QandA_ADrop.jpgAnti-immigrant sentiment is at its highest level in a century, and the mainstream media play a significant role in perpetuating myths that immigrants are criminals or here to have anchor babies. So what are Americans to believe if this is the primary way they get information about immigrants? Since I’ve had the opportunity to learn so much about this issue, I feel a responsibility to do what I can to counter the myths. With a deeper understanding of the issue, I think many Americans would identify with, if not admire, those who make the very difficult and risky decision to migrate illegally. In itself, empathy and understanding are not policy solutions. But I think empathy and understanding are the first steps in imagining immigration policies that serve everyone better, citizens and immigrants alike.
QandA_QDrop.jpgHave you run into any hostility over the course of the interviews you've done about the film?
QandA_ADrop.jpgMy interviews with Fox News and Telemundo occurred within about an hour of one another. It was interesting to go from one studio to the other, since the two networks tend to present such different perspectives on immigration. But in both cases, everyone was completely professional, and I feel fortunate to have been able to reach such diverse audiences in the same day.
I also had the opportunity to speak with acclaimed journalist Jorge Ramos of Univision recently. I admire him a lot, so it was a big honor to be invited to his show. Although people of all backgrounds and political stripes attend my screenings and speaking engagements, there is rarely any hostility. The film avoids ideological arguments. It is not a left-wing film or a right-wing film. For me, the goal is putting the research out there so people can learn something new and make informed opinions.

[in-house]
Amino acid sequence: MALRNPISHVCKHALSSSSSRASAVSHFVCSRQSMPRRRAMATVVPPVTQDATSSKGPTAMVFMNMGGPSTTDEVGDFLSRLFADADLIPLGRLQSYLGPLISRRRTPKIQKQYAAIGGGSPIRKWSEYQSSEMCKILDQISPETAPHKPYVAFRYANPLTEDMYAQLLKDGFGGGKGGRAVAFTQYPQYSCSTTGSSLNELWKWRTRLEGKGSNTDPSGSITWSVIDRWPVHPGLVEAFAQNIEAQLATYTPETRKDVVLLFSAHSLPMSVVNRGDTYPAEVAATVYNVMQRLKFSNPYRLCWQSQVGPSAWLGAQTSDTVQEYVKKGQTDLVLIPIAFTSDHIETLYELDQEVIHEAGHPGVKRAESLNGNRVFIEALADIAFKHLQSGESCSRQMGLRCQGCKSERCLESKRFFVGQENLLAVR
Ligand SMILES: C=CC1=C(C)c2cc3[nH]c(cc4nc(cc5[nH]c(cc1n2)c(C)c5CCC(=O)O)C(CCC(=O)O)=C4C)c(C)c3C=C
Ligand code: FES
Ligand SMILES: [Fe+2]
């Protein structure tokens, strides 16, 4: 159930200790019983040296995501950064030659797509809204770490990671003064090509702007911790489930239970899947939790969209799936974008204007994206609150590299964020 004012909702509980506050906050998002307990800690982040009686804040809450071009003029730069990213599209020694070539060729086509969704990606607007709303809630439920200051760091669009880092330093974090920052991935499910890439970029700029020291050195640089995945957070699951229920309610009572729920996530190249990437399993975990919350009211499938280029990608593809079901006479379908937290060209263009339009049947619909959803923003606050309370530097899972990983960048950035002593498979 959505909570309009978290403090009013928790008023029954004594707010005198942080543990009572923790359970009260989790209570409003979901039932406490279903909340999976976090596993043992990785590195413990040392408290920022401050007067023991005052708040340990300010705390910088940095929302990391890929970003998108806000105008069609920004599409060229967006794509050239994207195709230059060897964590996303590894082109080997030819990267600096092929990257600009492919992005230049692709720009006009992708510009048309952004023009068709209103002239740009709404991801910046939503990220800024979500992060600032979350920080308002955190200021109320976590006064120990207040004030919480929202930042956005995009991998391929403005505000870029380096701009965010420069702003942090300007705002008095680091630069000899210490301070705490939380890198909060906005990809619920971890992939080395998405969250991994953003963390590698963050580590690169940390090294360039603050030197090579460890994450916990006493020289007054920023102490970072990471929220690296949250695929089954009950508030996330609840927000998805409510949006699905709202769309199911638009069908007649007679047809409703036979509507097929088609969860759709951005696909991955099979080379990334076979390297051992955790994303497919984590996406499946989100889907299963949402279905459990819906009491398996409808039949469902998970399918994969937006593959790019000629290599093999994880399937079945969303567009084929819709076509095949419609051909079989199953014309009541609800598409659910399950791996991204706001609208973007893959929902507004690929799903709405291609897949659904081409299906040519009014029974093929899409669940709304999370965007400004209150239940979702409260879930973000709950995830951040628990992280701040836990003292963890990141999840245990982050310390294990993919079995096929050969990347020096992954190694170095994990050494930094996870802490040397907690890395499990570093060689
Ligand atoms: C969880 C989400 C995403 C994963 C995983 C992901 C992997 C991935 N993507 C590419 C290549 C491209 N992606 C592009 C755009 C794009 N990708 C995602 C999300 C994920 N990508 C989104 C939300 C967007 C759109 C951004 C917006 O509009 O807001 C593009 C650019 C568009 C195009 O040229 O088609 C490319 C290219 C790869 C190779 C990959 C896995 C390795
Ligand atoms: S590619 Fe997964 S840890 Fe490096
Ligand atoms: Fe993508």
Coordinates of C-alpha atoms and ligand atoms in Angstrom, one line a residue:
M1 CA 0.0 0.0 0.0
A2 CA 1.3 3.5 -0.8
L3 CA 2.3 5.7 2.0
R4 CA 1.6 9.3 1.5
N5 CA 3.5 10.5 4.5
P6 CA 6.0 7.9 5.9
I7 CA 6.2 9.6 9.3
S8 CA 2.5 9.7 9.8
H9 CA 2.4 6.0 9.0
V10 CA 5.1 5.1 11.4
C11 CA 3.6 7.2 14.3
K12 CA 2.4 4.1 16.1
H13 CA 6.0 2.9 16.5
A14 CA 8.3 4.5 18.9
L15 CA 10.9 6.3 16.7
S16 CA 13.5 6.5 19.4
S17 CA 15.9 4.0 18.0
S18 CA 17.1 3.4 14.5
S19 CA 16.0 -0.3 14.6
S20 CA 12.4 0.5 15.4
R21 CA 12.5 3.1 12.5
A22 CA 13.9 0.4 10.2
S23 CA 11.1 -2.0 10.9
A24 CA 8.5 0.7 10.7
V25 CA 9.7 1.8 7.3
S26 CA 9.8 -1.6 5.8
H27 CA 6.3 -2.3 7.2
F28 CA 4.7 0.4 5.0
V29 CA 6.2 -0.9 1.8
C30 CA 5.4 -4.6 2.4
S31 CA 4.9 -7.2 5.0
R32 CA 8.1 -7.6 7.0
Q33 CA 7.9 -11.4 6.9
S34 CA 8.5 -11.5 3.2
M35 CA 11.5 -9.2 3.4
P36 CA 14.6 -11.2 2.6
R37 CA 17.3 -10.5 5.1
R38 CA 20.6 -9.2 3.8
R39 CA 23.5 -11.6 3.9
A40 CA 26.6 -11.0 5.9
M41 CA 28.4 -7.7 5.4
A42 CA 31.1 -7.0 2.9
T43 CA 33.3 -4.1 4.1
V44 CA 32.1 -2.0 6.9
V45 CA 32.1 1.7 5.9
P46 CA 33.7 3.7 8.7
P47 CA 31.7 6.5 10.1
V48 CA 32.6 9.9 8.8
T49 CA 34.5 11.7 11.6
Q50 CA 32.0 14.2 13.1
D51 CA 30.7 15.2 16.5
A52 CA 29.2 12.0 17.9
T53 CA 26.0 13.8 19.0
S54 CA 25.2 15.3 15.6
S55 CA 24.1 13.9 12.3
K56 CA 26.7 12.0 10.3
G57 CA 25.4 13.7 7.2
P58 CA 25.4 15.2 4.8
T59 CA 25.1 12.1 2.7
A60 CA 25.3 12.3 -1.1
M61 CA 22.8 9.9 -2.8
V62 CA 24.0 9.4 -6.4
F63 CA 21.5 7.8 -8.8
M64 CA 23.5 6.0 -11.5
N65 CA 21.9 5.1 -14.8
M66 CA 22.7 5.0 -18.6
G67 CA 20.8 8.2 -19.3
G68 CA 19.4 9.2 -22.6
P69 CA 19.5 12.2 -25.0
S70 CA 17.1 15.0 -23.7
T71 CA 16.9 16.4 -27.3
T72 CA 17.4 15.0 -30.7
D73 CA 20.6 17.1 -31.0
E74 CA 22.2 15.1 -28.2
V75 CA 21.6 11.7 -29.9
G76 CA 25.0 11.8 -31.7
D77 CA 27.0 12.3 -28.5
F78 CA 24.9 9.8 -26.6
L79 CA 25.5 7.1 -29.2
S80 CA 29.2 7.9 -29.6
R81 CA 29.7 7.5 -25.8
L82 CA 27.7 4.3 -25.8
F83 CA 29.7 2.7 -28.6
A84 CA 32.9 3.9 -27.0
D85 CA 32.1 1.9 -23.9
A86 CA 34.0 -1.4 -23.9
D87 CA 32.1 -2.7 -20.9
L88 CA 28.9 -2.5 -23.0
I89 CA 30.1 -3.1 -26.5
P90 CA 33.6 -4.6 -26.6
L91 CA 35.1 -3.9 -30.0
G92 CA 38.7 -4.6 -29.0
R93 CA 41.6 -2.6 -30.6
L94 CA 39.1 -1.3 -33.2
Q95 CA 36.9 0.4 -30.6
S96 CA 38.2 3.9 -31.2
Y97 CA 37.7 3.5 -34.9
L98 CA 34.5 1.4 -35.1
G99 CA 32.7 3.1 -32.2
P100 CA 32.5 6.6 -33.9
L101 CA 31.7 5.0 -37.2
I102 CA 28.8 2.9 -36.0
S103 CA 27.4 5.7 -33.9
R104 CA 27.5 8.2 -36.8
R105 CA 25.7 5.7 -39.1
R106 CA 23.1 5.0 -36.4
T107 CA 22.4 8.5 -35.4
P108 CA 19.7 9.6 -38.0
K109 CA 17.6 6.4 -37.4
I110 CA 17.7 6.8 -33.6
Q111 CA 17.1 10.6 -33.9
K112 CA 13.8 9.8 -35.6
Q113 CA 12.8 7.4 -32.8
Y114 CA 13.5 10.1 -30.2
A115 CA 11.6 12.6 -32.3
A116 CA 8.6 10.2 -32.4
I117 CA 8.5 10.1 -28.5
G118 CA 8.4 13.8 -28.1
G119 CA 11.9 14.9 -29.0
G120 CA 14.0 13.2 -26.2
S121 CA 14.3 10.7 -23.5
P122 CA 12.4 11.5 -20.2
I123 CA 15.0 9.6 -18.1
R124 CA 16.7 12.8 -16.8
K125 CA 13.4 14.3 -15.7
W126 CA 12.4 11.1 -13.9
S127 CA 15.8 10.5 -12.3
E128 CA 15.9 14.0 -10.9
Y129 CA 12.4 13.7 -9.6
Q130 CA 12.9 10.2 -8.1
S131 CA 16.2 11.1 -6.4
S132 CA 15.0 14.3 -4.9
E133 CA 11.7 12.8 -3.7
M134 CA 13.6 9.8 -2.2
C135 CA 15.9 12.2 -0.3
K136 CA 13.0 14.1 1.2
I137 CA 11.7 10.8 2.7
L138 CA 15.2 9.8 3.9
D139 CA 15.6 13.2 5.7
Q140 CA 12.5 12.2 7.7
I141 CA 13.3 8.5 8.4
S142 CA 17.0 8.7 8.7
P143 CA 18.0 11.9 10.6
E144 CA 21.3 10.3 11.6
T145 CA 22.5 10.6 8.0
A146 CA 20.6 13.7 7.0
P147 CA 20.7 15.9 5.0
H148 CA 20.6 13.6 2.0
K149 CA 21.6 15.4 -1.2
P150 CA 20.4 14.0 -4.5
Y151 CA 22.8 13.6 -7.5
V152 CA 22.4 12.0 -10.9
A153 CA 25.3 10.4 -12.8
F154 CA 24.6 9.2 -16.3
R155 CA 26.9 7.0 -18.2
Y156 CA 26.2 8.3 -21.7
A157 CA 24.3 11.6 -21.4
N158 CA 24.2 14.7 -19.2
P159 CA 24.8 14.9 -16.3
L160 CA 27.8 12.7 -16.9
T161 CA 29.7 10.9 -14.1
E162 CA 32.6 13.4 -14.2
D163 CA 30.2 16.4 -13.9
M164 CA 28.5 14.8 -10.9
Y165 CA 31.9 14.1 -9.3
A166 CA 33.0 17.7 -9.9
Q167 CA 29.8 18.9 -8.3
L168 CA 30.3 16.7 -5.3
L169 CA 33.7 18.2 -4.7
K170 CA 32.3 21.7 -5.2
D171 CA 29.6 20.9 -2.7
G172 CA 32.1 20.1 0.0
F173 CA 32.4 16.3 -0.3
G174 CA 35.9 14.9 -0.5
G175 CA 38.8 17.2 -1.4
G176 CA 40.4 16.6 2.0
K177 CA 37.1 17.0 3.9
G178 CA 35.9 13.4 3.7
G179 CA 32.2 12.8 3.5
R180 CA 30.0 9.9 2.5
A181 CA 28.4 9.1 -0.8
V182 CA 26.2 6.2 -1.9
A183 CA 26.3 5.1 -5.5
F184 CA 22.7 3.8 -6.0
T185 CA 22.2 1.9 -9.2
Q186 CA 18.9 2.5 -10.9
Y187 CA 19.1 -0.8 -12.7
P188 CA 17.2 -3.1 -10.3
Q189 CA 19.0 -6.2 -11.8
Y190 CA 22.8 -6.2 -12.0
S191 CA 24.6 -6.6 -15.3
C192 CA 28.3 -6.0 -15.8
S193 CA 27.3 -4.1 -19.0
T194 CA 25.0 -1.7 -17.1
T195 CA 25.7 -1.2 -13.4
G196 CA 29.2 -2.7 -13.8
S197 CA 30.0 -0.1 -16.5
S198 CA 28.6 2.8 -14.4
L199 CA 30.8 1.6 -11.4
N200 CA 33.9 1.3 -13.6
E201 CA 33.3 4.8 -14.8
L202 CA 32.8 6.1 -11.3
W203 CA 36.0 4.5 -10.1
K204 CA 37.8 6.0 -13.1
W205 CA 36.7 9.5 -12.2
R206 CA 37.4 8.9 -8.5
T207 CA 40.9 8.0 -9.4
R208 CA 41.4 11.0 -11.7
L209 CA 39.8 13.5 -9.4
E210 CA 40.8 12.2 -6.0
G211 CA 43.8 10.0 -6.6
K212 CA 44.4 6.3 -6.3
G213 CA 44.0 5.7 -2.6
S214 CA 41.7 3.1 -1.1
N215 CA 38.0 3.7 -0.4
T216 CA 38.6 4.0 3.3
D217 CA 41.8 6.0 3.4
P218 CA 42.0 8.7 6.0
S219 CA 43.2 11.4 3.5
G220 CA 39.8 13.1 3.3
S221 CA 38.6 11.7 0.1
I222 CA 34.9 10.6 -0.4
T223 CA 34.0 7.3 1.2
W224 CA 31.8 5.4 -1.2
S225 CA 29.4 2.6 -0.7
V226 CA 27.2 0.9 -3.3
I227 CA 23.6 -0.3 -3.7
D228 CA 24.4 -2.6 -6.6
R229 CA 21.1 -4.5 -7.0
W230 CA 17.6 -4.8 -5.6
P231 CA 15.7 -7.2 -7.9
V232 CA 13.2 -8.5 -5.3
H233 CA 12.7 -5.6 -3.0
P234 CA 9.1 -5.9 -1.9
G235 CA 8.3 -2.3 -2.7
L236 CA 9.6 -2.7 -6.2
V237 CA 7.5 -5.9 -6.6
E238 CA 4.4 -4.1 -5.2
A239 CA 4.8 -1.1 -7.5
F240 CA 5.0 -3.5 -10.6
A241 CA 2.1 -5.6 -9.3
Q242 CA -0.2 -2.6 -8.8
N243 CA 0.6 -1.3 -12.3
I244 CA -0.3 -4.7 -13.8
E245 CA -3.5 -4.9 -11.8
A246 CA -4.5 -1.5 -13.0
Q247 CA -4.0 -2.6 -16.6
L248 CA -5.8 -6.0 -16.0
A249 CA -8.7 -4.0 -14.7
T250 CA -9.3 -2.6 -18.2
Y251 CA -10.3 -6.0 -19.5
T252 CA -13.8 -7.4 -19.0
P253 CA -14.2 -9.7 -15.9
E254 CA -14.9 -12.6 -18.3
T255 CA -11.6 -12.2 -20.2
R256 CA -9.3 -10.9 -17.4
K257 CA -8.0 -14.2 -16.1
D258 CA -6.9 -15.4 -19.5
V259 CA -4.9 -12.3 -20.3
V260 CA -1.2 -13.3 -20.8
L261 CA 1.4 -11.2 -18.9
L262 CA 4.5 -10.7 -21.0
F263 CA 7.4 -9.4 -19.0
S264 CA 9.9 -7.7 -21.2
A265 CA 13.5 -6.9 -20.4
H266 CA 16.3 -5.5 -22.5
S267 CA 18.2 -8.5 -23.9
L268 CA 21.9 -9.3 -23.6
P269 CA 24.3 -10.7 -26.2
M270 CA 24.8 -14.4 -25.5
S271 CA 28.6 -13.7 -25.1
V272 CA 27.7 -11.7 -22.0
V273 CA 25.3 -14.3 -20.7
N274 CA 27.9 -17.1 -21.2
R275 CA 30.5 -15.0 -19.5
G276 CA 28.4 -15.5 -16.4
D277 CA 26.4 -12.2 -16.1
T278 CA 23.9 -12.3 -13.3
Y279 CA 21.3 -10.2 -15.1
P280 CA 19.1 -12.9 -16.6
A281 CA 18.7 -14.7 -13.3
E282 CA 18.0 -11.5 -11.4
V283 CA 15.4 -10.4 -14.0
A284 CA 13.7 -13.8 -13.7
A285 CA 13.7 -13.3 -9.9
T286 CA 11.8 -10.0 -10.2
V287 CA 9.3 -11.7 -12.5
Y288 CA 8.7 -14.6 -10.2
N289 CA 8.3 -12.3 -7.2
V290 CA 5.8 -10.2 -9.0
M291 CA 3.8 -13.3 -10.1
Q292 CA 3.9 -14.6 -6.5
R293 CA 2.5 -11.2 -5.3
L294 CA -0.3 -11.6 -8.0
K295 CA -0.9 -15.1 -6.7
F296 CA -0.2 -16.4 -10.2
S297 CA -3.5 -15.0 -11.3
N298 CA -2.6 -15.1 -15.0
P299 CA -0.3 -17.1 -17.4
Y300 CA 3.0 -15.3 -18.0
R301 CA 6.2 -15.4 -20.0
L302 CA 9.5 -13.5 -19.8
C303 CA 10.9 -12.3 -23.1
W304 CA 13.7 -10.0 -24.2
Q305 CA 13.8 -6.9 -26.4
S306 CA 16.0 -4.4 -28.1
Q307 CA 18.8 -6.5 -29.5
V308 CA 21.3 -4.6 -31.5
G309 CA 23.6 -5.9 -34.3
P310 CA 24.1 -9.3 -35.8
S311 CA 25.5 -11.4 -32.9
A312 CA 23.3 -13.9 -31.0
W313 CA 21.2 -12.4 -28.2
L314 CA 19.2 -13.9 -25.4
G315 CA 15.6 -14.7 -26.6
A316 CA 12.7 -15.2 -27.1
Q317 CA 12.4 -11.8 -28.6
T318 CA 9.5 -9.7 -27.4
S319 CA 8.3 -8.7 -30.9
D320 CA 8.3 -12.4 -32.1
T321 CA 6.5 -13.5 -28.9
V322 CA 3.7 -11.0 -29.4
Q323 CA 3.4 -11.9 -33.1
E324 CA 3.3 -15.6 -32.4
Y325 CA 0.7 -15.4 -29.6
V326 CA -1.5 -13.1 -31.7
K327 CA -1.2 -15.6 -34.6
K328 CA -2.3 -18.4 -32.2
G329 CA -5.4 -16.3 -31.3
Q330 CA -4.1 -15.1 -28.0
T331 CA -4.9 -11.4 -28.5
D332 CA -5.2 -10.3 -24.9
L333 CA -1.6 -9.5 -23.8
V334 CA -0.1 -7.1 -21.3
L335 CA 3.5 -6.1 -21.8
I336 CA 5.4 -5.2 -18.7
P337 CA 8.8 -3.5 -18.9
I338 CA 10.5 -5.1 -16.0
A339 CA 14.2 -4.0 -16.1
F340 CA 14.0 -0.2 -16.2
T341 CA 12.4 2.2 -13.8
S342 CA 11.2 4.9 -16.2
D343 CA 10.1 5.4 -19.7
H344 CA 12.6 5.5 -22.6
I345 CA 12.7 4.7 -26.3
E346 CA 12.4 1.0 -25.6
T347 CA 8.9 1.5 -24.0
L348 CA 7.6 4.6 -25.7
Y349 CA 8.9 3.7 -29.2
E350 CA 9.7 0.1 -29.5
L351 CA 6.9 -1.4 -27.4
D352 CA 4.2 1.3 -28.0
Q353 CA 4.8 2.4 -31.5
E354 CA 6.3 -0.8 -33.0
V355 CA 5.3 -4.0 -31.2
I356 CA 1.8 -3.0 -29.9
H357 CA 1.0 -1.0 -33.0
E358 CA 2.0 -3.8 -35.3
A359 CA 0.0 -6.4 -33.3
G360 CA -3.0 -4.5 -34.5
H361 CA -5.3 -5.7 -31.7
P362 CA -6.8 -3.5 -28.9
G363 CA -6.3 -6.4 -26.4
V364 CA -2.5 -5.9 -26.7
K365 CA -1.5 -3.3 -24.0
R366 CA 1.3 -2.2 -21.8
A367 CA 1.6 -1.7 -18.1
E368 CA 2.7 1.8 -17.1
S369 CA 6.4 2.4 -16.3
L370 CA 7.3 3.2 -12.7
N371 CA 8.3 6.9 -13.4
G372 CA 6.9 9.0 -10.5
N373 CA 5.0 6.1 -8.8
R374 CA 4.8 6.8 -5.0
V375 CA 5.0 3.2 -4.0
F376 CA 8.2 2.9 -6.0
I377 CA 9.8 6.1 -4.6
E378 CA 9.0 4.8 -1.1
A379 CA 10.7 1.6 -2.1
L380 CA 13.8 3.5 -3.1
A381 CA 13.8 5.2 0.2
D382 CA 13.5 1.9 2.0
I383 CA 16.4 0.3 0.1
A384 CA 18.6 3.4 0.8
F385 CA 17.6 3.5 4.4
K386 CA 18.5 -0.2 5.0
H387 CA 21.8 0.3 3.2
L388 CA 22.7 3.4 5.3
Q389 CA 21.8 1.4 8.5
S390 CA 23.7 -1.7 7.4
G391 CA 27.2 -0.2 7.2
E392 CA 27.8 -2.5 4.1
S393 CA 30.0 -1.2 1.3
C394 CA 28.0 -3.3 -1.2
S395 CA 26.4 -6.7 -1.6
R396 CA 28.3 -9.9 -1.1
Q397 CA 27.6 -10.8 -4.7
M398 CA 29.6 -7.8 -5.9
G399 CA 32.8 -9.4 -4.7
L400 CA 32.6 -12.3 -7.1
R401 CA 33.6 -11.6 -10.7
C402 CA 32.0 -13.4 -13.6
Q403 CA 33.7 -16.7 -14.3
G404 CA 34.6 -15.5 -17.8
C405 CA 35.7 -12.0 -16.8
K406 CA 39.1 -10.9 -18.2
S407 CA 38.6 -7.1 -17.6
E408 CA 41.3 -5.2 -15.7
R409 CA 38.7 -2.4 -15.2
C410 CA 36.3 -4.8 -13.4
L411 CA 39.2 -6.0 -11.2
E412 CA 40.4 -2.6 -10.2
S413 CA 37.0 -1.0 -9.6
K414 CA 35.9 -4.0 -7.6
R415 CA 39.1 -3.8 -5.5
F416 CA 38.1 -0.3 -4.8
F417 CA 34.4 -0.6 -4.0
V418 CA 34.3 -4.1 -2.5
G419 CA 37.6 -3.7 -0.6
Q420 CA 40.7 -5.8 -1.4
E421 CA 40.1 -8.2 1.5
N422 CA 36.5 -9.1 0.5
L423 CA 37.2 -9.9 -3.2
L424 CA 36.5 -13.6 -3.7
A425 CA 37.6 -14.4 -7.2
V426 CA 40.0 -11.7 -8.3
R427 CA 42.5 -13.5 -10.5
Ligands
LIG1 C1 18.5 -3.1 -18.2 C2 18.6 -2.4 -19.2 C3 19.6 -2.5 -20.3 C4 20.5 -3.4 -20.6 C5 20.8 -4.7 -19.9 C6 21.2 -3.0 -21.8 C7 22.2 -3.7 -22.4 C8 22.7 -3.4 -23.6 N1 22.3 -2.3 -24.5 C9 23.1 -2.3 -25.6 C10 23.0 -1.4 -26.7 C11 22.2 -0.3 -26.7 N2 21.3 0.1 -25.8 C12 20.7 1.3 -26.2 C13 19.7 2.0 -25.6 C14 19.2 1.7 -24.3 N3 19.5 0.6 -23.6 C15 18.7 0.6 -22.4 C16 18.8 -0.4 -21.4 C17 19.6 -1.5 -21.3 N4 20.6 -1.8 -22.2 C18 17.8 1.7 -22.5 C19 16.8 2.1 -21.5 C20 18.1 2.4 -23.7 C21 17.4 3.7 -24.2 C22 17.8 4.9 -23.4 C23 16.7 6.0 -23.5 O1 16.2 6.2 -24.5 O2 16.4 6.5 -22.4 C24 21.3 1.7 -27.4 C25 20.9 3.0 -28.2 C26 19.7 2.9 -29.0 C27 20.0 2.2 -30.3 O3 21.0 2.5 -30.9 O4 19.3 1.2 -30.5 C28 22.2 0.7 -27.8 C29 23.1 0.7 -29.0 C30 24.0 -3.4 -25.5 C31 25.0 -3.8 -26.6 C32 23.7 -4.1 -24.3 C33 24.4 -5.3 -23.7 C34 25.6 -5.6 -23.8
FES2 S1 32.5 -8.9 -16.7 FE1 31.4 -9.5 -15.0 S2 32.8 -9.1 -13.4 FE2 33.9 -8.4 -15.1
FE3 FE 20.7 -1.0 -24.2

QandA_QDrop.jpgTalk about your next project and how it relates to your first film.
QandA_ADrop.jpgWhile The Other Side of Immigration focuses entirely on Mexico, my next documentary will look more at border issues and immigration policy from the US perspective. I’m interested in making another film about immigration because, again, I think there are still a lot of stories and information that don’t make it into the mainstream media or our policy debate. I’m planning to make a big announcement in the coming months with more details about the next film.

March 28, 2011

A detour worth taking

With a UChicago-style guide, two hours in the Loop cover surprising ground.

By Elizabeth Station

Chicago Detours

Leading a walking tour of the city for Chicago Detours, Amanda Scotese radiates the brisk confidence of a veteran guide and the friendliness of your favorite TA. That’s no accident. Before founding the company in 2010, she did research and tours for Rick Steves in Italy and studied architecture, urbanism, and history in UChicago’s Master of Arts Program in the Humanities.

Early in March I joined Scotese for a two-hour tour of downtown Chicago that promised to “explore the Loop without freezing.” About 20 participants—from the city, suburbs, and Oklahoma—gathered in the Chase Tower’s bright lobby on a drizzly morning. “We’re only going to walk half a mile, but there’s a lot to cover,” warned Scotese as she handed out three iPads to designated helpers.